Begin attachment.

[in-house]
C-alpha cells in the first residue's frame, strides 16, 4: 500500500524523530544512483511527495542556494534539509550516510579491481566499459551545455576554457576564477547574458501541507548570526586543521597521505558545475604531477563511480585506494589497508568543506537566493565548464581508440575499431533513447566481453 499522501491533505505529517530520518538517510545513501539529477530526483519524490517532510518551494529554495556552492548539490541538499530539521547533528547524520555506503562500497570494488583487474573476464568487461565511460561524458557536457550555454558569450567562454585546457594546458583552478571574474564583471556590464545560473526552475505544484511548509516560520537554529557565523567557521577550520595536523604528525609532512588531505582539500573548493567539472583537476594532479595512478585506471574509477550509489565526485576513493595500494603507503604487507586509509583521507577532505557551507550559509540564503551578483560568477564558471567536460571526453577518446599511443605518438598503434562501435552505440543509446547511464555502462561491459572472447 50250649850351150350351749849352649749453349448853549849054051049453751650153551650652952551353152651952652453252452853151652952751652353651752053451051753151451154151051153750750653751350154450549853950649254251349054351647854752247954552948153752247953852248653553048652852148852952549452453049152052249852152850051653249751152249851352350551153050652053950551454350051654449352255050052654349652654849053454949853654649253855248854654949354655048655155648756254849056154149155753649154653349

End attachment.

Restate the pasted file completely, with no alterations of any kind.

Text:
[in-house]
C-alpha cells in the first residue's frame, strides 16, 4: 500500500524523530544512483511527495542556494534539509550516510579491481566499459551545455576554457576564477547574458501541507548570526586543521597521505558545475604531477563511480585506494589497508568543506537566493565548464581508440575499431533513447566481453 499522501491533505505529517530520518538517510545513501539529477530526483519524490517532510518551494529554495556552492548539490541538499530539521547533528547524520555506503562500497570494488583487474573476464568487461565511460561524458557536457550555454558569450567562454585546457594546458583552478571574474564583471556590464545560473526552475505544484511548509516560520537554529557565523567557521577550520595536523604528525609532512588531505582539500573548493567539472583537476594532479595512478585506471574509477550509489565526485576513493595500494603507503604487507586509509583521507577532505557551507550559509540564503551578483560568477564558471567536460571526453577518446599511443605518438598503434562501435552505440543509446547511464555502462561491459572472447 50250649850351150350351749849352649749453349448853549849054051049453751650153551650652952551353152651952652453252452853151652952751652353651752053451051753151451154151051153750750653751350154450549853950649254251349054351647854752247954552948153752247953852248653553048652852148852952549452453049152052249852152850051653249751152249851352350551153050652053950551454350051654449352255050052654349652654849053454949853654649253855248854654949354655048655155648756254849056154149155753649154653349